Legacy outdoor brand L.L.Bean has been making moves to expand beyond its own stores, website, and long-running catalog. The company recently announced it’s expanding its wholesale partnerships while also investing in more owned brick-and-mortar locations.
This comes as the Freeport, Maine-based company is on a good run, with three years of record-breaking financial results. Last year was the company’s second-strongest revenue performance in its 110-year history.
The privately held, family-owned company, which employs more than 6,000 people, said 2022 net revenue was $1.8 billion.
“That certainly bodes well for the brand,” said Greg Elder, L.L.Bean’s chief retail officer. “Add the fact that record amounts of people are getting outdoors, and I think the confluence … has positioned us really well for our omni-channel expansions.”
Earlier this month, the company announced it’s opening four new stores, two in Massachusetts and two in Quebec, Canada, as well as adding Dillard’s and outdoor retailer Moosejaw to its U.S. wholesale accounts.
The Daily spoke with Elder about the decisions behind the store expansions, the wholesale partnerships, and putting money back into its flagship store.
Until recently, much of L.L.Bean’s domestic expansion has been concentrated in and around New England.
The company operates 56 stores in the U.S and 25 stores in Japan and has 13 licensed retail store locations in Canada operated by Ontario-based Jaytex Group.
Elder said the company is happy with how its existing stores have been performing and wants to accelerate expanding its store footprint.
The new stores opening this fall include:
- Saint-Bruno-de-Montarville, Quebec – opening Aug. 25.
- Hanover, Massachusetts – opening Sept. 8.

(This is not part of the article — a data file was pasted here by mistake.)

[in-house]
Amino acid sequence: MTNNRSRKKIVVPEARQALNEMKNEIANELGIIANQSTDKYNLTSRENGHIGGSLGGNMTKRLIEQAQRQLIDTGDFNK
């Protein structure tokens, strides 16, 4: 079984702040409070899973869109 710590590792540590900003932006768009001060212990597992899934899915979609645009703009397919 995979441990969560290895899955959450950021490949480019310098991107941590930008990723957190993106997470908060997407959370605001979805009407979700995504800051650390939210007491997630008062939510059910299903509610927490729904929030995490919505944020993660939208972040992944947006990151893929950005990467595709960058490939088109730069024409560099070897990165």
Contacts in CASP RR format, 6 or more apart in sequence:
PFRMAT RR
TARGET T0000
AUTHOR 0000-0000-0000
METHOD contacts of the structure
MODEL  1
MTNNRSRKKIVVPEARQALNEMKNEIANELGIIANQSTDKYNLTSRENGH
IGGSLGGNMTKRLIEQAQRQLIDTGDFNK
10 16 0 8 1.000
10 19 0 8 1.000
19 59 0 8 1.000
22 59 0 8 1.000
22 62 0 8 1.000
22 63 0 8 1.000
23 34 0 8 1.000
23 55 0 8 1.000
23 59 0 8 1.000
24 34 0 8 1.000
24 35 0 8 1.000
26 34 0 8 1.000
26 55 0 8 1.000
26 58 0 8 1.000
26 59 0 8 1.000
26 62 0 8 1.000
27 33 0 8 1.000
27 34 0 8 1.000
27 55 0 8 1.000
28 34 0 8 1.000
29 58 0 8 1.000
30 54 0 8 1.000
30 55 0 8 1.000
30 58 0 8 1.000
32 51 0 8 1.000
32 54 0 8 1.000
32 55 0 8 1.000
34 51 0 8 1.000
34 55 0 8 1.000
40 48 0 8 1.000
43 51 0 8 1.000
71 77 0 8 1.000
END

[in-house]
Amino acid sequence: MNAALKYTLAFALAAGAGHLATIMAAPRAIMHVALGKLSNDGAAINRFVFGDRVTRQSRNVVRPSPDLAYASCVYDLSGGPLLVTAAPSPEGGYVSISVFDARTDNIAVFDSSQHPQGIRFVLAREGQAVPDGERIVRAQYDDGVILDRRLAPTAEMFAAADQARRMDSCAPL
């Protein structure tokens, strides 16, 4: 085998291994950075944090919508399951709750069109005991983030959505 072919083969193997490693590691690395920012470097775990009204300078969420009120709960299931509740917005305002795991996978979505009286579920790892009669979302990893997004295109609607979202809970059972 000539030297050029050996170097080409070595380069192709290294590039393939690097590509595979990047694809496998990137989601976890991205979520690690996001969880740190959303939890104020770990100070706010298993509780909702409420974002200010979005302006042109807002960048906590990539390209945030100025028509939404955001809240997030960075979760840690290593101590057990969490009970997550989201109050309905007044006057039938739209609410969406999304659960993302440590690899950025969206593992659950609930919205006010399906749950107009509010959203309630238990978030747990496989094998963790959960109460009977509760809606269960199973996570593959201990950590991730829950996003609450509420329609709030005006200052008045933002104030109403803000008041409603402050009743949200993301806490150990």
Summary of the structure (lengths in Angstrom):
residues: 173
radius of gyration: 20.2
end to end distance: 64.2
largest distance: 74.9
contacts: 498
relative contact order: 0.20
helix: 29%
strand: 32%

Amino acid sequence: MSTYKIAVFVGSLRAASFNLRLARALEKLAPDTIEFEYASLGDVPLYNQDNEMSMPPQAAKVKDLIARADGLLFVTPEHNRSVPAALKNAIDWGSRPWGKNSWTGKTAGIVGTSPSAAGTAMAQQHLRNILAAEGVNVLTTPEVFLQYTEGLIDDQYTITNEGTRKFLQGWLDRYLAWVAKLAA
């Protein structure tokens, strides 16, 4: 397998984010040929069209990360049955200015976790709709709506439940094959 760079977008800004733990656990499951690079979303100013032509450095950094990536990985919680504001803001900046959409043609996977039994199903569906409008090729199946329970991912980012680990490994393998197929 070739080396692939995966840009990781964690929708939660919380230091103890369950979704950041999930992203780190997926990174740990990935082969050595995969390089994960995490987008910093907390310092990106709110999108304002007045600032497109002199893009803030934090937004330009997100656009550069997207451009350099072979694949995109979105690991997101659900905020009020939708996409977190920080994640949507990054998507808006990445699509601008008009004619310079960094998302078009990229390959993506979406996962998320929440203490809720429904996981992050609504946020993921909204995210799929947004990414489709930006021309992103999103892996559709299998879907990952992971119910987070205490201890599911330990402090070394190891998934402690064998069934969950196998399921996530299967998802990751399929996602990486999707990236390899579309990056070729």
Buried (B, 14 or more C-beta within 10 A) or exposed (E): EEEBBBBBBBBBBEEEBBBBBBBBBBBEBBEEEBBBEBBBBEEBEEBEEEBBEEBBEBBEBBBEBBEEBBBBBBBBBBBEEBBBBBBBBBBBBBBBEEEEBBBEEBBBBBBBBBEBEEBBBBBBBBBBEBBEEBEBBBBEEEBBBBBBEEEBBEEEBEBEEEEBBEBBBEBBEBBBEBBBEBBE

- Boisbriand, Quebec – opening Sept. 29.
- Peabody, Massachusetts – opening Oct. 6.
Elder pointed out that the company has had a prosperous website for many years but that it didn’t have many stores compared to the size of the business.
“It’s a natural way to bring the brand to life and allow the consumers who may not know us to get in and touch and feel the product and experience it with an expert,” he added. “All the things that retail certainly does.”
The plan is to open two to four, 15,000-square foot stores per year with a curated assortment of active, rugged, and casual products with equipment mixed in. Right now, L.L.Bean only has a handful of stores west of the Mississippi River. It’s also eyeing expanding in the South.
“There are major swaths of American geography that we haven’t penetrated where we know we have direct-channel consumers,” Elder said. “Consumers in those markets have been telling us for a long time, ‘Why don’t you bring a store to us?’”
Deciding where to open the new stores has several variables, including that aforementioned e-commerce traffic as well as the amount of outdoor enthusiasts in the area, the geography, and access to the outdoors.
The company is targeting fairly large cities, similar to Pittsburgh, Pennsylvania or Albany and Rochester, New York.
“Those are the kinds of markets that size-wise do well for us, as well as their proximity to outdoor recreational elements,” Elder said. “The intersection of those two things works well.”